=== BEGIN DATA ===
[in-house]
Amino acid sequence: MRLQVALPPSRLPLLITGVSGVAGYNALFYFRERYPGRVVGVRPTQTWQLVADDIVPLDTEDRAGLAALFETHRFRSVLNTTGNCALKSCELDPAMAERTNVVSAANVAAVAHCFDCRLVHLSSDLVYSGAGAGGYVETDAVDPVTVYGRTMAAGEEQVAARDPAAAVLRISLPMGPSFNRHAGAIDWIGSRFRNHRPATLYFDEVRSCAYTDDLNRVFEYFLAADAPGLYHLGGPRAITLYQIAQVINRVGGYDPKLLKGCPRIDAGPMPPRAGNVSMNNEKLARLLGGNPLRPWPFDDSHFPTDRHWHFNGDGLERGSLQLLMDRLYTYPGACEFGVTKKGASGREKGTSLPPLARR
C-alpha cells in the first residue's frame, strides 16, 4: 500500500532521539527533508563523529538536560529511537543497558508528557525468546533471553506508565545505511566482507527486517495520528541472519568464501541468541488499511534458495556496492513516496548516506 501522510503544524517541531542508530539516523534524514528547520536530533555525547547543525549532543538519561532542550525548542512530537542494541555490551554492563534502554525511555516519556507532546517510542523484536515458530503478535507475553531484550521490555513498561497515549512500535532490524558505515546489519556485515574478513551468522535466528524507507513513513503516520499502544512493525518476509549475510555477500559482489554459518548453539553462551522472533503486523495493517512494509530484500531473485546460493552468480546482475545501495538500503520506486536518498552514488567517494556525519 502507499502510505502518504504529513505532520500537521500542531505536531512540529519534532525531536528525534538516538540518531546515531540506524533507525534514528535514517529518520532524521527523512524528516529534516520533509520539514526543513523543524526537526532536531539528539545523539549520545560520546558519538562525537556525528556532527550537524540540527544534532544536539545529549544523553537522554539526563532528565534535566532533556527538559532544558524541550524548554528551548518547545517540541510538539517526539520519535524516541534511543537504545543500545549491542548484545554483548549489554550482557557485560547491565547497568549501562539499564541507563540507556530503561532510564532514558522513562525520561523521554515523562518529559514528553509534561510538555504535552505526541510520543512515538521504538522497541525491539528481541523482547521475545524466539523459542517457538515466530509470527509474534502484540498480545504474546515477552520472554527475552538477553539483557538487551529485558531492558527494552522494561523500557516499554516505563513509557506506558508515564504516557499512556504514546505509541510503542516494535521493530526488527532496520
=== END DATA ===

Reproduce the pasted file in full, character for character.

[in-house]
Amino acid sequence: MRLQVALPPSRLPLLITGVSGVAGYNALFYFRERYPGRVVGVRPTQTWQLVADDIVPLDTEDRAGLAALFETHRFRSVLNTTGNCALKSCELDPAMAERTNVVSAANVAAVAHCFDCRLVHLSSDLVYSGAGAGGYVETDAVDPVTVYGRTMAAGEEQVAARDPAAAVLRISLPMGPSFNRHAGAIDWIGSRFRNHRPATLYFDEVRSCAYTDDLNRVFEYFLAADAPGLYHLGGPRAITLYQIAQVINRVGGYDPKLLKGCPRIDAGPMPPRAGNVSMNNEKLARLLGGNPLRPWPFDDSHFPTDRHWHFNGDGLERGSLQLLMDRLYTYPGACEFGVTKKGASGREKGTSLPPLARR
C-alpha cells in the first residue's frame, strides 16, 4: 500500500532521539527533508563523529538536560529511537543497558508528557525468546533471553506508565545505511566482507527486517495520528541472519568464501541468541488499511534458495556496492513516496548516506 501522510503544524517541531542508530539516523534524514528547520536530533555525547547543525549532543538519561532542550525548542512530537542494541555490551554492563534502554525511555516519556507532546517510542523484536515458530503478535507475553531484550521490555513498561497515549512500535532490524558505515546489519556485515574478513551468522535466528524507507513513513503516520499502544512493525518476509549475510555477500559482489554459518548453539553462551522472533503486523495493517512494509530484500531473485546460493552468480546482475545501495538500503520506486536518498552514488567517494556525519 502507499502510505502518504504529513505532520500537521500542531505536531512540529519534532525531536528525534538516538540518531546515531540506524533507525534514528535514517529518520532524521527523512524528516529534516520533509520539514526543513523543524526537526532536531539528539545523539549520545560520546558519538562525537556525528556532527550537524540540527544534532544536539545529549544523553537522554539526563532528565534535566532533556527538559532544558524541550524548554528551548518547545517540541510538539517526539520519535524516541534511543537504545543500545549491542548484545554483548549489554550482557557485560547491565547497568549501562539499564541507563540507556530503561532510564532514558522513562525520561523521554515523562518529559514528553509534561510538555504535552505526541510520543512515538521504538522497541525491539528481541523482547521475545524466539523459542517457538515466530509470527509474534502484540498480545504474546515477552520472554527475552538477553539483557538487551529485558531492558527494552522494561523500557516499554516505563513509557506506558508515564504516557499512556504514546505509541510503542516494535521493530526488527532496520